Thank you

    • kerrymccarthy  On May 22, 2010 at 4:20 pm

      Yes, I’ve received your email and asked a caseworker to make some enquiries. Have also replied to you on Facebook now (bit it behind with Facebook, it becomes rather unmanageable very quickly!) Will be back in touch on Monday.

  • Brian Hughes  On May 22, 2010 at 6:17 pm

    I don’t think you can really blame the Guardian for confusing “more than a few voters into tactically voting Lib Dem in seats where it actually cost Labour a majority”.

    One of the many rookie errors of our woeful campaign this year was to fail to get the message across to voters in Lab / Con marginals that voting Lib Dem is a waste of time. Contrast that with the Libs where I live in a Lib / Con marginal; every single bit of literature they put out, whether for our local or parliamentary elections, featured prominently the “two horse race” message.

    One of many little lessons that our campaign managers shouldn’t have had to learn. I wonder if anyone will remember in 2015?

    And, whilst I’m harrumphing in ‘what went wrong’ mode (sorry to stray so far off topic), if you get the chance, could you whisper in Alicia Kennedy’s ear that ‘contacts’ need to be measured in terms of quality rather than merely quantity…

  • Jonathan Dower  On June 1, 2010 at 12:33 pm

    You sound disappointingly whiney here.
    ”ost us the chance of winning several seats where the Labour challenger would have made a far better MP than the Lib Dem incumbent’… diddums. So sorry for you. You don’t think there might have been some other reasons for that rather than just the Guardian? I can’t even vote yet but it makes me despair to think I have to vote for people who can’t see faults in their own campaign, and then refuse to admit that they never once supported PR in their manifesto.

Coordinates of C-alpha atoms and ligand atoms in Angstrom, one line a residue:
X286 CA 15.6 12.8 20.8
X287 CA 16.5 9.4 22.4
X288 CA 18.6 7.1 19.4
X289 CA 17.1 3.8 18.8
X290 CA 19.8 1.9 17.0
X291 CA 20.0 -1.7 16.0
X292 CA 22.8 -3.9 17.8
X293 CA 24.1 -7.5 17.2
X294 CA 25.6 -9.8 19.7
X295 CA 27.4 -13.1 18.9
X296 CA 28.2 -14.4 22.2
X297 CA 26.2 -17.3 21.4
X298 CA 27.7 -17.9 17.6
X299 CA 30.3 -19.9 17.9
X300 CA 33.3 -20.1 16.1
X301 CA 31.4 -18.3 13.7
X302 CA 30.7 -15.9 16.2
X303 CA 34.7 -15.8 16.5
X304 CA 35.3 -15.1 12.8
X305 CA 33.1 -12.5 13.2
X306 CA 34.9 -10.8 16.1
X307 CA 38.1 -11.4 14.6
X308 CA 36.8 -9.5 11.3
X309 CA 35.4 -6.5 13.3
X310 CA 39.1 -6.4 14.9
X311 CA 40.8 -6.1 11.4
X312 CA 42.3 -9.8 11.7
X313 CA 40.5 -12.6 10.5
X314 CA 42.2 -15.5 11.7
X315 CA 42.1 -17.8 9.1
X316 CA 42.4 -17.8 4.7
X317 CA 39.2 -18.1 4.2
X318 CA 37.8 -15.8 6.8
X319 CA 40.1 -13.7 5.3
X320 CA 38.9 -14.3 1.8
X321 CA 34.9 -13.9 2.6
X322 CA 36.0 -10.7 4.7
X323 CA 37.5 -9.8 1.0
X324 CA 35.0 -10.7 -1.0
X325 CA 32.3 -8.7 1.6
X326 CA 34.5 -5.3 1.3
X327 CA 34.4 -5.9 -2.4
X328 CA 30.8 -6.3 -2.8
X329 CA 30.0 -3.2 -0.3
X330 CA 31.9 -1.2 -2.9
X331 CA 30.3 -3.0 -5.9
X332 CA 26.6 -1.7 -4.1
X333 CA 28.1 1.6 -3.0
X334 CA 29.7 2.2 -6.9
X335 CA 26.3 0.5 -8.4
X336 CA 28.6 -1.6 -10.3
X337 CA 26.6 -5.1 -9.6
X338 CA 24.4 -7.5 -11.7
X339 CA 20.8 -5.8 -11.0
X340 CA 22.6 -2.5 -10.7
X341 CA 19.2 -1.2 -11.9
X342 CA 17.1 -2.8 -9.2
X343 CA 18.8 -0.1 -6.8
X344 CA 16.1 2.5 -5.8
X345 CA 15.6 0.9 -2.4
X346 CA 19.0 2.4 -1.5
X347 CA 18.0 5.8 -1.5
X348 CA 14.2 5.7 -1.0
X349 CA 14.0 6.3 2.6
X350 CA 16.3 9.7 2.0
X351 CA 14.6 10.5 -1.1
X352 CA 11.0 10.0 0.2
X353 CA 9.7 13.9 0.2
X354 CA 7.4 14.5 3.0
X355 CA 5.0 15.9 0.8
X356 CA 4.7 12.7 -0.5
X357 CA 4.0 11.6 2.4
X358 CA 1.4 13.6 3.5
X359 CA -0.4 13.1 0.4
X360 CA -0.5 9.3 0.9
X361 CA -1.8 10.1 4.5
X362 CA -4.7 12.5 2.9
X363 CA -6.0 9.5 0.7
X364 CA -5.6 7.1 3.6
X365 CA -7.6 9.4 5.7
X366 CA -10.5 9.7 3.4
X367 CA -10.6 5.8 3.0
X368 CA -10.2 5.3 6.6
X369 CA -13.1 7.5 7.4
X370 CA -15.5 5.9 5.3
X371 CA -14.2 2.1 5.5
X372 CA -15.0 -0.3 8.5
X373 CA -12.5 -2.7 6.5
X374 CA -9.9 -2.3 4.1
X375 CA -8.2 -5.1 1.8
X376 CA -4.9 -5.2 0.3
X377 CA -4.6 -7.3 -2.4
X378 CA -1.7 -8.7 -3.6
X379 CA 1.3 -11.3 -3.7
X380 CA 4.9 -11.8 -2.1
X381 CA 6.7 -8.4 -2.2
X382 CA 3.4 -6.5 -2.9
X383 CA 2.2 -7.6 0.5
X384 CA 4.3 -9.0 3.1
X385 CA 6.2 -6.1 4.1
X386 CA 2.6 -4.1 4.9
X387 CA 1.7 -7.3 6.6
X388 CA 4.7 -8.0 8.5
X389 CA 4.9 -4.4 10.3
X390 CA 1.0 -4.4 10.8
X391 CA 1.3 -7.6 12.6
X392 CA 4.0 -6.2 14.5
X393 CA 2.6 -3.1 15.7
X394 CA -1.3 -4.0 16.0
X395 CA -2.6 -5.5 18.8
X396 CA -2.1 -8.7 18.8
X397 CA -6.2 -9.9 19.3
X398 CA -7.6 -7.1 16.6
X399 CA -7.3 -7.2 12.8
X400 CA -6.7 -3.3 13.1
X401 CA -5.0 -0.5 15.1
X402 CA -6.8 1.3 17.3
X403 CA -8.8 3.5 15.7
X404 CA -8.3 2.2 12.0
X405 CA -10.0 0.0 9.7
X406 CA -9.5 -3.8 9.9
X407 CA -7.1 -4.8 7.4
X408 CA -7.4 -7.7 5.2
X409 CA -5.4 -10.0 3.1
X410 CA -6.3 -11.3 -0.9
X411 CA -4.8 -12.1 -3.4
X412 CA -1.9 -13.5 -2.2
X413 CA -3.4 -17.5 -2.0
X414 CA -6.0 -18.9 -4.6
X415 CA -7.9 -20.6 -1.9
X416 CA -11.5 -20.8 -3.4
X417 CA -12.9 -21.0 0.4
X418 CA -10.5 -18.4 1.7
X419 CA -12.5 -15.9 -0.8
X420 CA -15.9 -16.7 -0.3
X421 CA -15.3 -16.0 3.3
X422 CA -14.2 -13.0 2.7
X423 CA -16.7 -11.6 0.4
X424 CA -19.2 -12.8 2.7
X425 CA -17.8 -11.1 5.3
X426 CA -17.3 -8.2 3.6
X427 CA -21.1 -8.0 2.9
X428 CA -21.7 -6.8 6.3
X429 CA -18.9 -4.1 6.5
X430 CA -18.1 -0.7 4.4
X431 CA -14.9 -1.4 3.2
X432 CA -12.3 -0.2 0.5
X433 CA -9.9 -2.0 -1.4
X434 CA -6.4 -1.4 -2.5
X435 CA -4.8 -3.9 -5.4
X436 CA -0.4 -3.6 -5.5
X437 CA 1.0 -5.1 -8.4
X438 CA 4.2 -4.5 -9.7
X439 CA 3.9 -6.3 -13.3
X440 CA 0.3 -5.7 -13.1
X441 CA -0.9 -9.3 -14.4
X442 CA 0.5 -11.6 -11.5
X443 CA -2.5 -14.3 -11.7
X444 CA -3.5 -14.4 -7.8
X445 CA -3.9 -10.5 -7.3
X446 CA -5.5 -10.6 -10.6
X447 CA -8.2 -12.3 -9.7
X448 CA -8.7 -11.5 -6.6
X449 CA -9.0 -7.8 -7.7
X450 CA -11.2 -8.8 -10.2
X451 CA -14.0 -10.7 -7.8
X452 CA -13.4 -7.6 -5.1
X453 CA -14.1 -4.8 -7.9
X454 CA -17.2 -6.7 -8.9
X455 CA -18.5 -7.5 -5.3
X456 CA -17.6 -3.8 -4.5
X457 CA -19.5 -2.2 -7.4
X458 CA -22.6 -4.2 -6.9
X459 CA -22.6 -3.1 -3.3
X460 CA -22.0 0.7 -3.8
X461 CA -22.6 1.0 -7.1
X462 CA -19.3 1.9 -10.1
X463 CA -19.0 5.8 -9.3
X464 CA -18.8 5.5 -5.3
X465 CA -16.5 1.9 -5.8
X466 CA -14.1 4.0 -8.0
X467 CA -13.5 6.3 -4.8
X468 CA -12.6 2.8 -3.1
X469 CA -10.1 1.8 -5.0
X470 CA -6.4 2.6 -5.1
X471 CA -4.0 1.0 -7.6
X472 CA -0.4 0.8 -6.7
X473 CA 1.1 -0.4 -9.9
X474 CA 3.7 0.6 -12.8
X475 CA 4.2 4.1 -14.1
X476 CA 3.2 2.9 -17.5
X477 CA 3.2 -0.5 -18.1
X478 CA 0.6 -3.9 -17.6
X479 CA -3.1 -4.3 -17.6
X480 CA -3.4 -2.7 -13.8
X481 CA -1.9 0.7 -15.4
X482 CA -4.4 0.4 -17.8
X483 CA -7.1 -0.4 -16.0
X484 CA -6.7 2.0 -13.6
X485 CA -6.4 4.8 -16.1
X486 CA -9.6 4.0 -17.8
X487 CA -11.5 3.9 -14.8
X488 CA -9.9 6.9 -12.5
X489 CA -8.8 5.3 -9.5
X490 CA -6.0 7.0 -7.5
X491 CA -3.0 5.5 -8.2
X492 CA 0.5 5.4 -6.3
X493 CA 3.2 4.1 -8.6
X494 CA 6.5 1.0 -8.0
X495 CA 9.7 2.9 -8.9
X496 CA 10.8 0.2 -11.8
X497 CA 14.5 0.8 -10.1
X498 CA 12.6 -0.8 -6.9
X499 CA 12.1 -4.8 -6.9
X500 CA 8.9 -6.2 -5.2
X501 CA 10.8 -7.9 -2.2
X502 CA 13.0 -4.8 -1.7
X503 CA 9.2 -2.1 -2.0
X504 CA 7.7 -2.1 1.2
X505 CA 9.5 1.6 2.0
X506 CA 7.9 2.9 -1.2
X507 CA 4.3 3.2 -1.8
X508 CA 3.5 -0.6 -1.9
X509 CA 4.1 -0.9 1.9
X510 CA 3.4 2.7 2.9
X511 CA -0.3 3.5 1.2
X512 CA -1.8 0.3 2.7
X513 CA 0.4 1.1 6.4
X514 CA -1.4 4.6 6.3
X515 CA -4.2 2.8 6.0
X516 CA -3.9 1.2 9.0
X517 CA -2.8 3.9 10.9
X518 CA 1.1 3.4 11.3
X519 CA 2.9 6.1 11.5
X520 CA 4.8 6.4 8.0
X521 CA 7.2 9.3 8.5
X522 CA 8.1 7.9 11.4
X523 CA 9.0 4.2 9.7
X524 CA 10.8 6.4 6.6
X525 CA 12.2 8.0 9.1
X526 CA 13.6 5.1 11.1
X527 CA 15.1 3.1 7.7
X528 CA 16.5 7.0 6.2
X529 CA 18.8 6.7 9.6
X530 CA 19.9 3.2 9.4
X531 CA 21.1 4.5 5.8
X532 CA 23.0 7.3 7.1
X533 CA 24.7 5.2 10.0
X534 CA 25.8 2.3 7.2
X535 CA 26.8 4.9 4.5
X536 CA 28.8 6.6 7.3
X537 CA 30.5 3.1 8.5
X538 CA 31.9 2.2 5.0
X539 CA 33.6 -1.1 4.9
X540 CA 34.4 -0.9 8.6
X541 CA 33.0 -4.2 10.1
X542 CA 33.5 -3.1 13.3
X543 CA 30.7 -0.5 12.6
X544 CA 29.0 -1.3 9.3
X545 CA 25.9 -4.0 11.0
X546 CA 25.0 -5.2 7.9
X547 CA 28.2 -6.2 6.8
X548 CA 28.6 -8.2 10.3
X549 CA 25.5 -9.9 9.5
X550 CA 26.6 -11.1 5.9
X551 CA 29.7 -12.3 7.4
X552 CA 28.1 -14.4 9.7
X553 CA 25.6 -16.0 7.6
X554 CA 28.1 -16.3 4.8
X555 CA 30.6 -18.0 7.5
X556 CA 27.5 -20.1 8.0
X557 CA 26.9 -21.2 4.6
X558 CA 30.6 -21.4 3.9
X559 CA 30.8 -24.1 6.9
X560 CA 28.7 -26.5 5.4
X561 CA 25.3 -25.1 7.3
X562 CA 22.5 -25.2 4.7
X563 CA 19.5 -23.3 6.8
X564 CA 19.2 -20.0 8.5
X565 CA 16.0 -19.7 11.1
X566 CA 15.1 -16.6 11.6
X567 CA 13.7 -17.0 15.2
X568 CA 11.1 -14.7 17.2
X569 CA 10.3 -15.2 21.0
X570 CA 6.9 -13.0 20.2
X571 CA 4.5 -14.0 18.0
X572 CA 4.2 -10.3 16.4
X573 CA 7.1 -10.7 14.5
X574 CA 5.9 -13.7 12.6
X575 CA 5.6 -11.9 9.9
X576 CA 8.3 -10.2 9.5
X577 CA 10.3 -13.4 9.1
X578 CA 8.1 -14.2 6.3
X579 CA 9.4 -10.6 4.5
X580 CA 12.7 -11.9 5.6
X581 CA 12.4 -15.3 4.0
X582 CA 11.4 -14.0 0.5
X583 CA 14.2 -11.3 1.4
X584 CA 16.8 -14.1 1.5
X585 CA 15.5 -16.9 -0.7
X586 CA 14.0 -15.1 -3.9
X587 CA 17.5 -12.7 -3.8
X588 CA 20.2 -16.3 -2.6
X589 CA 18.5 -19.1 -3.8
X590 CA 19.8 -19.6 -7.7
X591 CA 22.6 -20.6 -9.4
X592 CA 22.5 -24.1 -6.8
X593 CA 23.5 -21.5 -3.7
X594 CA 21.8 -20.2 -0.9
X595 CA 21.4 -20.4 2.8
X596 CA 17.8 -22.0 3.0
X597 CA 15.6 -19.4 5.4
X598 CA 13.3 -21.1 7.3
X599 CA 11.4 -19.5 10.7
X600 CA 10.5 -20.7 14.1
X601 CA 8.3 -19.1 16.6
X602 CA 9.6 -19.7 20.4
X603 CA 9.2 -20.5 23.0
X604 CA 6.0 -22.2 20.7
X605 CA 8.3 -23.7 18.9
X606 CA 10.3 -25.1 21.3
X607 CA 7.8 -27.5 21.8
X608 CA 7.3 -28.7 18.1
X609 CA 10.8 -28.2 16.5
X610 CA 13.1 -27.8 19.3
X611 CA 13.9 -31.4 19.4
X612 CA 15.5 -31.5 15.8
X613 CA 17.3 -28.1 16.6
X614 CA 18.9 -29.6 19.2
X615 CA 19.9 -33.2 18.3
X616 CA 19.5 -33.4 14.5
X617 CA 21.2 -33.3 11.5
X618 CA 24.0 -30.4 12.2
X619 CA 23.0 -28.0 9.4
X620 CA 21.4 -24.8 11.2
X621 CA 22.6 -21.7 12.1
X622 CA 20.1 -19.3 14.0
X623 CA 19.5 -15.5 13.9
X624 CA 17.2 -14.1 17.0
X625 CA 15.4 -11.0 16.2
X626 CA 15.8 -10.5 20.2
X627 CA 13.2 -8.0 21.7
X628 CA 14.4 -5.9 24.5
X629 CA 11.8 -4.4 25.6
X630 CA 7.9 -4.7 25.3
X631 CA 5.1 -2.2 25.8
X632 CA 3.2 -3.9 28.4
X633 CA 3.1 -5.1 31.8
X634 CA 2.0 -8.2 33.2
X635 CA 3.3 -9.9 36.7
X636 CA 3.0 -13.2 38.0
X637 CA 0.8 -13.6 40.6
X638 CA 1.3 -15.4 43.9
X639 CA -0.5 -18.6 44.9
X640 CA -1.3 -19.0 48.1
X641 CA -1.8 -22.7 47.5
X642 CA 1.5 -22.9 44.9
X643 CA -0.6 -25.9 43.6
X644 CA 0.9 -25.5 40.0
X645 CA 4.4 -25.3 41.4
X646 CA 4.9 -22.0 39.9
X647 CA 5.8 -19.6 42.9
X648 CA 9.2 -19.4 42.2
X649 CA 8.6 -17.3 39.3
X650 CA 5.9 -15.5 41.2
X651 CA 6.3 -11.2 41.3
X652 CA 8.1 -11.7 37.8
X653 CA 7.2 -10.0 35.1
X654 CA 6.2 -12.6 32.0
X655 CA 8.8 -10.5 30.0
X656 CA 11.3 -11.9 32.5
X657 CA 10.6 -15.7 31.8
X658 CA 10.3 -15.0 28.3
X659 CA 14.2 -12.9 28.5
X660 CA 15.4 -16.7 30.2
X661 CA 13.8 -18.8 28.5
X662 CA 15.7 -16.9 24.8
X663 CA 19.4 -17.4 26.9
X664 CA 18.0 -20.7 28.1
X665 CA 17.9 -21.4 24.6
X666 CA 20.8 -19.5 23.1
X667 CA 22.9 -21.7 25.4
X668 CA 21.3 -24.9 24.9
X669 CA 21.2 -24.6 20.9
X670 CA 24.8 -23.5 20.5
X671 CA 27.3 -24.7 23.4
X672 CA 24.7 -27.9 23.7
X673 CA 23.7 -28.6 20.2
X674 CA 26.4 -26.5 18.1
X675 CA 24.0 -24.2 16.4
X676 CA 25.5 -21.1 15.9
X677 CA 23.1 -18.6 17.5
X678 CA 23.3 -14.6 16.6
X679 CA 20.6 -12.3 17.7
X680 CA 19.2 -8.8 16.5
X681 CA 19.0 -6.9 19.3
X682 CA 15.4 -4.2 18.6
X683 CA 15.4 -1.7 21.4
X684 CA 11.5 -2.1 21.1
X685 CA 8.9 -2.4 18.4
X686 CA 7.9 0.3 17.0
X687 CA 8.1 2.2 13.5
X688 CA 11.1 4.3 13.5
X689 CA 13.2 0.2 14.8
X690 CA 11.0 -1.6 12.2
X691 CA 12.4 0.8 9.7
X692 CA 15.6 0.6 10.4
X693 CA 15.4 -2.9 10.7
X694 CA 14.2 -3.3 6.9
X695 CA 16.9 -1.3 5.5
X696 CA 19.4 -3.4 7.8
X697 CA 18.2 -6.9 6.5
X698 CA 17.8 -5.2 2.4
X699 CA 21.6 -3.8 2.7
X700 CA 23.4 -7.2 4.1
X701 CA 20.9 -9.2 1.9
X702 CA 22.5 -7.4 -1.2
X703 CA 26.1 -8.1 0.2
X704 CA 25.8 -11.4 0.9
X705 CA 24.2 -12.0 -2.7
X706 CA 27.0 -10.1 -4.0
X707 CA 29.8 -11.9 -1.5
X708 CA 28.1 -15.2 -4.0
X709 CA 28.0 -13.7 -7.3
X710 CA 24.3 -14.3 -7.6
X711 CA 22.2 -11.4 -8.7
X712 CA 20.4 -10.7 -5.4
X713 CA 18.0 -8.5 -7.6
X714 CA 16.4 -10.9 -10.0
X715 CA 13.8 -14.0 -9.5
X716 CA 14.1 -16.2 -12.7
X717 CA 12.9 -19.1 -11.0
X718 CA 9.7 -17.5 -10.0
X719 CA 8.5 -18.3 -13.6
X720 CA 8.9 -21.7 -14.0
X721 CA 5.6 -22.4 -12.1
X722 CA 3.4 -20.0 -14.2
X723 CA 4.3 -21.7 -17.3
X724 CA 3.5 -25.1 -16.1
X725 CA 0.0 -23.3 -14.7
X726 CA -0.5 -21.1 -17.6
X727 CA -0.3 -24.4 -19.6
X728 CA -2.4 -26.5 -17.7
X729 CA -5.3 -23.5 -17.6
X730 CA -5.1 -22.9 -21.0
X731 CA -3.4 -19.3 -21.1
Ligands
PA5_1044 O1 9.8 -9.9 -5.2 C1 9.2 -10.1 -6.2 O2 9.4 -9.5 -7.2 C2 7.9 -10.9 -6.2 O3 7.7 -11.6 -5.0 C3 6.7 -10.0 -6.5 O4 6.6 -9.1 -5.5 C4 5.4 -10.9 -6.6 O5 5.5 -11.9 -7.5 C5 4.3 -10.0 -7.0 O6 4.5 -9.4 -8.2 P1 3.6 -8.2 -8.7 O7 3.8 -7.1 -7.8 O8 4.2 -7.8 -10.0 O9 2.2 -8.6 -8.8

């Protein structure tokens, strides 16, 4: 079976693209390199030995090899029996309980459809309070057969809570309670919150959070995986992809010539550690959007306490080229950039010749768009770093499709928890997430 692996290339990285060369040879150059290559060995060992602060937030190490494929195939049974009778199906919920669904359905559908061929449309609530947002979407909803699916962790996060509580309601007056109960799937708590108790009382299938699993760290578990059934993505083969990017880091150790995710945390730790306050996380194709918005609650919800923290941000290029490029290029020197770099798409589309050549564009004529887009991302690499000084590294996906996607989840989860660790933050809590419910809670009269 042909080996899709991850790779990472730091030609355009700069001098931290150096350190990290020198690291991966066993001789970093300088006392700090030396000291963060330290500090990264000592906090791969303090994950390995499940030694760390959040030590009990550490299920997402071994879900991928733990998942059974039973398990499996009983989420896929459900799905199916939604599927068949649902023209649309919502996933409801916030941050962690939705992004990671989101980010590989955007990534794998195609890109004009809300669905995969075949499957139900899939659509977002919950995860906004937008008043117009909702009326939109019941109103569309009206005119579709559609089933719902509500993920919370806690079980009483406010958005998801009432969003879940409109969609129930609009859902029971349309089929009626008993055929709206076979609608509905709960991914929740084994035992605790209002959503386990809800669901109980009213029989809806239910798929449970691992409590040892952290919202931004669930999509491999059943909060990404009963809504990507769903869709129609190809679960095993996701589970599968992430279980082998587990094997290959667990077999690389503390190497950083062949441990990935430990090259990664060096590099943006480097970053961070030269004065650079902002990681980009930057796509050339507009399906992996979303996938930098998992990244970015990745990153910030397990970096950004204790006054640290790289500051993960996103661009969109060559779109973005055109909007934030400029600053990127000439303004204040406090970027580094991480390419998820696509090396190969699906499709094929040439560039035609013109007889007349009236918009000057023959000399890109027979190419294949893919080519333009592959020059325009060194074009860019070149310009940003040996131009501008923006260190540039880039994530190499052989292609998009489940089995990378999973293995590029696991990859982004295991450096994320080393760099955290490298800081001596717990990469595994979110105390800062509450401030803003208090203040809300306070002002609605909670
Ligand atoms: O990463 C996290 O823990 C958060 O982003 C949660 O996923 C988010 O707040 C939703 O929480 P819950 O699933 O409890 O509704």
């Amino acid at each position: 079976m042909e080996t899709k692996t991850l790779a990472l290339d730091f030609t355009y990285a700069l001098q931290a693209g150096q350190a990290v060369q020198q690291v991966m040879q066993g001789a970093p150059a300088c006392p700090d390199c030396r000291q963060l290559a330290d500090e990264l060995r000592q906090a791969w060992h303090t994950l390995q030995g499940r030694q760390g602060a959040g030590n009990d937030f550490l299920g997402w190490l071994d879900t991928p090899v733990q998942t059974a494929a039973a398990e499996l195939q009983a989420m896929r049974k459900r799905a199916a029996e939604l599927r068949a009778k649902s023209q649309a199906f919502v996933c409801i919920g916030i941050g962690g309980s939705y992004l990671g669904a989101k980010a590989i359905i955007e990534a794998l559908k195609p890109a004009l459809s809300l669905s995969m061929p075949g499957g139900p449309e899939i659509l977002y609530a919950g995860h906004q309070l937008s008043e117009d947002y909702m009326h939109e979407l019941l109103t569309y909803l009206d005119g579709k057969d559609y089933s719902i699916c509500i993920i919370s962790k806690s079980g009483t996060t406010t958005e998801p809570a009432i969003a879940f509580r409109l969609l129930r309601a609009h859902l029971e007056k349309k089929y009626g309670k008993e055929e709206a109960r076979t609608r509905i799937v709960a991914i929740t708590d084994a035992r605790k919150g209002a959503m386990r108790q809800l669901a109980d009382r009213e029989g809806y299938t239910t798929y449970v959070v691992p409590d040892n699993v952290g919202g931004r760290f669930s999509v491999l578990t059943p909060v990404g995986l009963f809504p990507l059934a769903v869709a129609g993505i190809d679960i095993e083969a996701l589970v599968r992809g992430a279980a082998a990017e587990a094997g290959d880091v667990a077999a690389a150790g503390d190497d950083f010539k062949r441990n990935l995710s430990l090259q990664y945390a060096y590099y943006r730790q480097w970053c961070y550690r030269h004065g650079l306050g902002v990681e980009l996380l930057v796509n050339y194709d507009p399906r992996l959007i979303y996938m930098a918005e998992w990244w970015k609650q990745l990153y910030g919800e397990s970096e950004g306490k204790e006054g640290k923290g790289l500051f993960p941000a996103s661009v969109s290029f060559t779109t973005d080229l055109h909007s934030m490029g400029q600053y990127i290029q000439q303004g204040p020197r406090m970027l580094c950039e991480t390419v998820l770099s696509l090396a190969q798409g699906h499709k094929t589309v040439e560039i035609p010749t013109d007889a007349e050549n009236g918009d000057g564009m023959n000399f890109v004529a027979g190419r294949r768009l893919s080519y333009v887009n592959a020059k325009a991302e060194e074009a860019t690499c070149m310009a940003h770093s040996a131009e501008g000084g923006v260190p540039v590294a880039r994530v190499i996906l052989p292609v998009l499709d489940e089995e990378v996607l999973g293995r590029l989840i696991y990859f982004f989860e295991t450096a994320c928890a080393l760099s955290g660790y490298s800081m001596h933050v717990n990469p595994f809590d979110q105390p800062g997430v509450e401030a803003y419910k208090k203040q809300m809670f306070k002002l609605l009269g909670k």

Frankly, Labour lost their way in the last few years of government, and they dropped the ball on PR – something which has been around for so long yet whenever either the tories or labour suddenly get in on a nice majority it’s not so important any more…
    Furthermore, political science frankly dictates that the Lib Dems and Labour couldn’t have coaligned – there were simply not enough seats due to the fact both lost too many seats to the conservatives. ie. YOU LOST.
    It didn’t screw up. Face it, Labour had done its time, and if it now realises that it has grown old and stale in the eyes of the electorate, WHATEVER your statistical record (which was your problem – you always sounded in the past, and then of course you’re cursed as 13-year incumbents whenever you say “we will do this”, everyone asks “well why haven’t you?”). You didn’t offer PR at this election, and I think for the development of politics in this country it is vital that politicians, from all parties, stop being immature and actually give the electorate the option to choose. If Labour were going to do that, why didn’t they SAY SO?
    Labour now has a chance to regroup in opposition and work out what it is now. I wish you all the luck. Live with the results of an election you lost, rather than saying the Guardian lost it for you.
    Just to make it clear, I seriously dislike the tories, and I’m not too big on the Orange Book Lib Dems either, but the system as it stands, relying on an outdated voting system leading to strange power imbalances, means that this particular coalignment was inevitable and that Labour had to do much better than it did to cling onto power.
    I’m just a bit disappointed by a lot of the opposition politics at the moment. I’m optimistic about the coalition because they at least have got on and done something, working to diplomatically draw together both extremes of each party. It’s impressive, and it’s not whiney.

    I might just blog this.